The members of the European Parliament’s Committee on Foreign Affairs (AFET) who were due to visit Tunisia on September 14-16 “did not coordinate beforehand with the official Tunisian authorities,” said a source of the Ministry of Foreign Affairs (MOFA).
In a statement to TAP, the same source explained that members of the European Parliament’s Committee on Foreign Affairs (AFET) had been due to visit Tunisia on September 14-16, but that there had been no prior coordination with the official authorities, as required by established international custom for the organisation of visits by foreign delegations.
Such visits are regularly coordinated in advance with the official authorities of the host countries, particularly with regard to the date of the visit, the composition of the delegation and the work programme.
This approach, the same source indicated, is “completely unacceptable” and contravenes international standards, considering that it is an unjustified “provocation,” and that Tunisia will never be an arena for the settling of scores between different foreign political sides.
Tunis, for its part, has never sent parliamentary delegations to inspect or assess the situation in any country in the world, the same source pointed out.
“Tunis is keen to maintain excellent relations with the European Parliament and to further consolidate them, in view of the major role played by this institution within the European Union.”
The same source recalled the recent exchange of several visits by Tunisian and European parliamentary delegations, which, it said, testifies to the shared commitment to pursue a positive and constructive dialogue based on mutual respect and without interference in the country’s domestic affairs.
The MOFA source recalled the numerous visits made by European parliamentary delegations to Tunisia over the past period, including those of MEP Manfred Weber, Chairman of the European People’s Party group (the largest group in the European Parliament), and the Green Party delegation, in addition to the forthcoming missions scheduled by parliamentary delegations from European Union member States.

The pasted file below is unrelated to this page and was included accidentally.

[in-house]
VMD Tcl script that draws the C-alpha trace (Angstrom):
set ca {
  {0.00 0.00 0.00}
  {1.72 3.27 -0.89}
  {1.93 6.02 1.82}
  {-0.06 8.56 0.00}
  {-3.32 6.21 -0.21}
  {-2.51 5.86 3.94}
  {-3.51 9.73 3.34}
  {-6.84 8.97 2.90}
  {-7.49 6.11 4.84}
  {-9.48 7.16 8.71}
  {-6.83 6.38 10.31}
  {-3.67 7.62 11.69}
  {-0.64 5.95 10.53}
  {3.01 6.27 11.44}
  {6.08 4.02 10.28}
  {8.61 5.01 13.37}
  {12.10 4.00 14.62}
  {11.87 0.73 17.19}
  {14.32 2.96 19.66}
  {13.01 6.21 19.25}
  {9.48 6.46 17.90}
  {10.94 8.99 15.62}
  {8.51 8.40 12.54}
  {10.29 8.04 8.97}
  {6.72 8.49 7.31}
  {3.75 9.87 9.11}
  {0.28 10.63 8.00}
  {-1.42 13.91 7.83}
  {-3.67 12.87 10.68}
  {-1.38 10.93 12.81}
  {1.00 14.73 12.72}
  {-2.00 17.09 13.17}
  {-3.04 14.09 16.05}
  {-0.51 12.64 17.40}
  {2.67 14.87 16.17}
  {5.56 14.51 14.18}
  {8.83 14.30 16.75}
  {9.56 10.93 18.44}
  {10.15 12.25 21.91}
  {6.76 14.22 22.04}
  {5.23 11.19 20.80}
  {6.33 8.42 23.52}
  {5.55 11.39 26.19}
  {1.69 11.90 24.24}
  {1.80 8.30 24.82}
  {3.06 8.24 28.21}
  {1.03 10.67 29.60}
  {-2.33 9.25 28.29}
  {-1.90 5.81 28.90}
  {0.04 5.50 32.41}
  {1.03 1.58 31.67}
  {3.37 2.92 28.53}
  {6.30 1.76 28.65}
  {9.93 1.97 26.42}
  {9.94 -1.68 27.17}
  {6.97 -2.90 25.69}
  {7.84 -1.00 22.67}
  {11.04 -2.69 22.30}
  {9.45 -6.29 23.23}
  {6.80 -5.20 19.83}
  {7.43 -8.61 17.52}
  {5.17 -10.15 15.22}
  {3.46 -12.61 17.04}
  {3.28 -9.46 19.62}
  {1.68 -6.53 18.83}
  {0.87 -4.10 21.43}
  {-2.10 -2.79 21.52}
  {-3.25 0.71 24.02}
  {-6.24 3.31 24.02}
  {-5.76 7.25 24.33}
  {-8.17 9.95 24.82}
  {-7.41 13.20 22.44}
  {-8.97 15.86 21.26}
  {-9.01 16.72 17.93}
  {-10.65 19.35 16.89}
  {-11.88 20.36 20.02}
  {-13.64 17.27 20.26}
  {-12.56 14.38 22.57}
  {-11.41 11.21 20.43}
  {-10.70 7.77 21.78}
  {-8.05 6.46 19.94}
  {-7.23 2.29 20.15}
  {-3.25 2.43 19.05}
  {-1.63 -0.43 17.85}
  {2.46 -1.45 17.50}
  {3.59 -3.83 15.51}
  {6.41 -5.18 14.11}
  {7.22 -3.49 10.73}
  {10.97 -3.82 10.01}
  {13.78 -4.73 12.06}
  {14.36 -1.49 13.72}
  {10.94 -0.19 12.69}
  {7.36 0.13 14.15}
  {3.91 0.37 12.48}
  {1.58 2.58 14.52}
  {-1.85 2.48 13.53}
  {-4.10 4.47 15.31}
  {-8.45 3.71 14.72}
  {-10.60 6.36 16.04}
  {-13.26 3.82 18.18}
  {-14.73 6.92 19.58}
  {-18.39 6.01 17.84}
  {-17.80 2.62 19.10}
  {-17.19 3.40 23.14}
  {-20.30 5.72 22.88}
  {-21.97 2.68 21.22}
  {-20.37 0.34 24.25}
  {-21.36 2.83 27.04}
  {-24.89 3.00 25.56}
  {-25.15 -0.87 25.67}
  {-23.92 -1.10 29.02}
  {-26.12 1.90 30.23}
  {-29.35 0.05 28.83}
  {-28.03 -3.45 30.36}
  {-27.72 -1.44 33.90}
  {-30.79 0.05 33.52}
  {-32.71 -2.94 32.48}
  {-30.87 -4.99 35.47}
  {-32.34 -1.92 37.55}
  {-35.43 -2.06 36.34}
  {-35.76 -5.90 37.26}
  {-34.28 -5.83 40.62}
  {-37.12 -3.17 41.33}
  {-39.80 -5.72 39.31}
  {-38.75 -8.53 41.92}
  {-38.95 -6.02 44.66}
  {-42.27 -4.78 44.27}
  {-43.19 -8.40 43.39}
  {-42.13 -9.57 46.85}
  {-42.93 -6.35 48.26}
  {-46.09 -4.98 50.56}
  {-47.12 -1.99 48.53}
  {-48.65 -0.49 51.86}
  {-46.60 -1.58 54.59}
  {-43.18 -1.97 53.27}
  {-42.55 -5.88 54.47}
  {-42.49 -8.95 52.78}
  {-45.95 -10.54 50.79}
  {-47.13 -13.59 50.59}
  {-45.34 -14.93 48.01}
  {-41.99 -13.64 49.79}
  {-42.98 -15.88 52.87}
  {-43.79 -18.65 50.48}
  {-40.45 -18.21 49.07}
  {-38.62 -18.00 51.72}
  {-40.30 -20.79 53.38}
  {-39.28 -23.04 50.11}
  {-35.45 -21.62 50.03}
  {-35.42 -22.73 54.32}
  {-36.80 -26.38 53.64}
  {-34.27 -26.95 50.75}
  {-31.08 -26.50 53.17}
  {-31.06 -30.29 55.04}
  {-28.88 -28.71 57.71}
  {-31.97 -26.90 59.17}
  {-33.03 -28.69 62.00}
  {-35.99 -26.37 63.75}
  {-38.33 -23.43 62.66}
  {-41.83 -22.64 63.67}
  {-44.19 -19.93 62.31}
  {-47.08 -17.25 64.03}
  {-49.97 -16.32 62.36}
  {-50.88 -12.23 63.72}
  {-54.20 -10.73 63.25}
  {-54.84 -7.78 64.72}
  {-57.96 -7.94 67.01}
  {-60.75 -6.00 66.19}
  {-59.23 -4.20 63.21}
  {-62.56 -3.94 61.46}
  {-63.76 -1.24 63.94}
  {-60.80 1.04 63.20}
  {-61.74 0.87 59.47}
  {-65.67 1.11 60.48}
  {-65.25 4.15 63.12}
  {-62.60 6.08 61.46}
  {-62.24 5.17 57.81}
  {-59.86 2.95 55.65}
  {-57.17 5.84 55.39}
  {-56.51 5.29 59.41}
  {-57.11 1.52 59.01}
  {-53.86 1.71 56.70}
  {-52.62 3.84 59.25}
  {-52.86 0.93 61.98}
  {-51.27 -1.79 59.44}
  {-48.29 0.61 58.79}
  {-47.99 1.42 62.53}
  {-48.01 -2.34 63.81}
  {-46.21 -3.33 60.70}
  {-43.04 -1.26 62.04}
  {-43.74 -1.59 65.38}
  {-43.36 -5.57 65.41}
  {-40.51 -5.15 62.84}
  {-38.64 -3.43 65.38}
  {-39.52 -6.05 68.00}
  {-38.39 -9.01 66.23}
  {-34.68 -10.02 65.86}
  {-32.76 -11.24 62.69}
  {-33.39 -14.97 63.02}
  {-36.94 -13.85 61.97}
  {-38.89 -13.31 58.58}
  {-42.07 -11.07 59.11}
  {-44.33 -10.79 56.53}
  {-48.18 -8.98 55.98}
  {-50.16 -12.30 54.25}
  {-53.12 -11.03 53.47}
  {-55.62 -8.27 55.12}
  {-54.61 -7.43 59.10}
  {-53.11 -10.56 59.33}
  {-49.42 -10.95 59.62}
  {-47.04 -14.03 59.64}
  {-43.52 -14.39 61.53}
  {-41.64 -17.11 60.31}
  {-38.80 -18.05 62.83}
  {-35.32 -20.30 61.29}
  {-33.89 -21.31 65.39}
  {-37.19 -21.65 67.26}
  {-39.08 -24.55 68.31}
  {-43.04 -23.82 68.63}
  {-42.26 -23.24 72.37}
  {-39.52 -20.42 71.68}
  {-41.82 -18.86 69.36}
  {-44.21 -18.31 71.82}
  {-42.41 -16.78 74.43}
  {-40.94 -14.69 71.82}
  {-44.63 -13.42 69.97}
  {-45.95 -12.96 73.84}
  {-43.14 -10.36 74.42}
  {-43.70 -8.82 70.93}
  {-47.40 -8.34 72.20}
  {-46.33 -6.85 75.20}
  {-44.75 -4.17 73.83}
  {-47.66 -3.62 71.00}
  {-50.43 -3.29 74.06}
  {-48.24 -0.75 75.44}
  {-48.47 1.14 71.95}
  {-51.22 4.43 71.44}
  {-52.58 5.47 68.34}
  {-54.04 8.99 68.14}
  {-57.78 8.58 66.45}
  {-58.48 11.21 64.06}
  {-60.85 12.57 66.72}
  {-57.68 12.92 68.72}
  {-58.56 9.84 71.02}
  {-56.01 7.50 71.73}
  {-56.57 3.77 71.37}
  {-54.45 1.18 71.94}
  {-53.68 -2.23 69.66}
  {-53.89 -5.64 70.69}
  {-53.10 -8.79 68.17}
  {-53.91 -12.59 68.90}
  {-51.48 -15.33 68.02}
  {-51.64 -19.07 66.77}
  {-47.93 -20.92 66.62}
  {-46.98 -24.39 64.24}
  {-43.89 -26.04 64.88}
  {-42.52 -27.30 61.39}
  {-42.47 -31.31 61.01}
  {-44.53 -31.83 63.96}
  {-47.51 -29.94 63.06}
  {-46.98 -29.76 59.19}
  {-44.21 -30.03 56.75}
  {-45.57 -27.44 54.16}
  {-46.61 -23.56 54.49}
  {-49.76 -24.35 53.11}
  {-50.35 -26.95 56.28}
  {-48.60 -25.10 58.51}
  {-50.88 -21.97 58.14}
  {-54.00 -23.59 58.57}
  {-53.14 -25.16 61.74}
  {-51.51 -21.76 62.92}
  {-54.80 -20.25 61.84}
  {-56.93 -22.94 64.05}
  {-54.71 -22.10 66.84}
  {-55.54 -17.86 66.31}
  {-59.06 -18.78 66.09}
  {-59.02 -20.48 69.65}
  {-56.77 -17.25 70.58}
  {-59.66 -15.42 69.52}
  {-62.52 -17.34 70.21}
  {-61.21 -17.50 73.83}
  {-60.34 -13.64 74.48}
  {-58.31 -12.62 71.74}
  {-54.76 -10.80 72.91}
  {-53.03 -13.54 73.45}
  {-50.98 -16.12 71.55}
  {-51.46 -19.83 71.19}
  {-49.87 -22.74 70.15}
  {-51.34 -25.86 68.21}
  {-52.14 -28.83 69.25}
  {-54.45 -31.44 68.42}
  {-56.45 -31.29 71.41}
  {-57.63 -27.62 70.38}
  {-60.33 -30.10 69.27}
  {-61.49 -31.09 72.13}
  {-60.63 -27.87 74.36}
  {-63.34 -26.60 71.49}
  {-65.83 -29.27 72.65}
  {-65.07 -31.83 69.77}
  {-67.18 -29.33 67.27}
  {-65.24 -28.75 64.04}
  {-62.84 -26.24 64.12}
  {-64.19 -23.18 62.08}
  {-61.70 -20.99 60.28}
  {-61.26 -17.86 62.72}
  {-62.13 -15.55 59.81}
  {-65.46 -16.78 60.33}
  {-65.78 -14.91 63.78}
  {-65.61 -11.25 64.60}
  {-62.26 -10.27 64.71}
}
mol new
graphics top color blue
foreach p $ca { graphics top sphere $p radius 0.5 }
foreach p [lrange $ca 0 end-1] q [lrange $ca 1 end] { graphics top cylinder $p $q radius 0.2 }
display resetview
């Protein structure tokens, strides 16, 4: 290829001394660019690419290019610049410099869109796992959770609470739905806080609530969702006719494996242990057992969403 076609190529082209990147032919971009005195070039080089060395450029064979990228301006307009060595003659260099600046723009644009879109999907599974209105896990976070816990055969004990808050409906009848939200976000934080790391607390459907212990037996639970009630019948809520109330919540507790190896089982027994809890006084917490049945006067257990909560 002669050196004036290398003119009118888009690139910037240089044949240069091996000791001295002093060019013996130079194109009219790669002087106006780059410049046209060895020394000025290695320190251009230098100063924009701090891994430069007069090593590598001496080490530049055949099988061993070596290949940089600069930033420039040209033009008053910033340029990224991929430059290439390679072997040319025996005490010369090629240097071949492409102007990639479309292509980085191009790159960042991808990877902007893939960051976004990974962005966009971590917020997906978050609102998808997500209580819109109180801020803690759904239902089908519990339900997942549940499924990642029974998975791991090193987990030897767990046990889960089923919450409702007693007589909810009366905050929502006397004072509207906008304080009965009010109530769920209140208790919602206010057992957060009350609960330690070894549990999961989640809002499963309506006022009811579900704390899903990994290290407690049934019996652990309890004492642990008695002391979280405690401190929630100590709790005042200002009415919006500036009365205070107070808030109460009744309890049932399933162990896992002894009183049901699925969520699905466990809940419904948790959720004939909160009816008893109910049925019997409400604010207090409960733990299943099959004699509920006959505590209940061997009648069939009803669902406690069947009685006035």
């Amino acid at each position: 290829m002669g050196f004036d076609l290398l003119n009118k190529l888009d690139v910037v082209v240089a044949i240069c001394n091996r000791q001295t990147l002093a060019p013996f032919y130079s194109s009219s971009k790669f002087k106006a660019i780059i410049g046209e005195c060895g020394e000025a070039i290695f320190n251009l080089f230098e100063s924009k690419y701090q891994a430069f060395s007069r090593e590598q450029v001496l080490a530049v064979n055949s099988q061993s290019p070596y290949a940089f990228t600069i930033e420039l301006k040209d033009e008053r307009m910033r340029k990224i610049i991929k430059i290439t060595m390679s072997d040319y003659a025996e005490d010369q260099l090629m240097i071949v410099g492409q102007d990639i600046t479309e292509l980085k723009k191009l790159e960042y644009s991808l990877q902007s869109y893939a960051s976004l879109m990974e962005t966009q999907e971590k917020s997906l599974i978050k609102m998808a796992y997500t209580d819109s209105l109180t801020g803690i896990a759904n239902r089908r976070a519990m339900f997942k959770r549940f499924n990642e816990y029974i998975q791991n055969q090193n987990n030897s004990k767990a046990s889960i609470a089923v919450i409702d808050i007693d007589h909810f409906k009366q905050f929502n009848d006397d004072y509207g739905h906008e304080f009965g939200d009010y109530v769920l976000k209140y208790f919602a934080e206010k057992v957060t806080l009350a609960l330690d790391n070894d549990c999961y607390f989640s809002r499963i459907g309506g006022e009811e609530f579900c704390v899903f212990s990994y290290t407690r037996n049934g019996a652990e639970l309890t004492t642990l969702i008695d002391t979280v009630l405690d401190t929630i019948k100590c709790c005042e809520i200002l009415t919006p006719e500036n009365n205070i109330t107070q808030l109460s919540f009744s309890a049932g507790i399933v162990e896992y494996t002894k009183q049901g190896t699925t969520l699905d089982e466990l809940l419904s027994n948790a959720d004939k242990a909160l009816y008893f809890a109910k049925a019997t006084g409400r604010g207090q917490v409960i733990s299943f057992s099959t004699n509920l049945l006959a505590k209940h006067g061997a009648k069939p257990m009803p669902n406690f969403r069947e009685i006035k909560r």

The same source added that among the members of the parliamentary delegation due to travel to Tunisia are MEPs known for their “hostile positions towards Tunisia” and for their “partisan and non-objective remarks about Tunisia, the choices of its people and its institutions.”
The Tunisian authorities refused to receive this delegation and asked the European side, via the European Union mission in Tunisia and the Tunisian embassy in Brussels, to change the composition of the delegation and include more objective MEPs, the same source said.
The same source specified that the concerned sides had agreed on the same composition of the parliamentary delegation.
Besides, the delegation’s programme of visits had not included a meeting with the Minister of Foreign Affairs, as had been the case during their previous visits to Tunisia, the same source added.
Tunis was constraint to declare that the members of the delegation “are not welcome on Tunisian territory.”
The source also reaffirmed Tunisia’s willingness to carry on constructive dialogue with the European Parliament on the basis of mutual respect, reiterating its total rejection of any interference in its domestic affairs, while insisting on respect for the choices of its people.
Five members of the European Parliament’s Committee on Foreign Affairs were refused entry to Tunisia on Thursday.
The purpose of the visit, according to a European Parliament press release, is to assess the current political situation in the country (…) and to take stock of the migration agreement signed in mid-July between the European Union and Tunisia.
Source: Agence Tunis Afrique Presse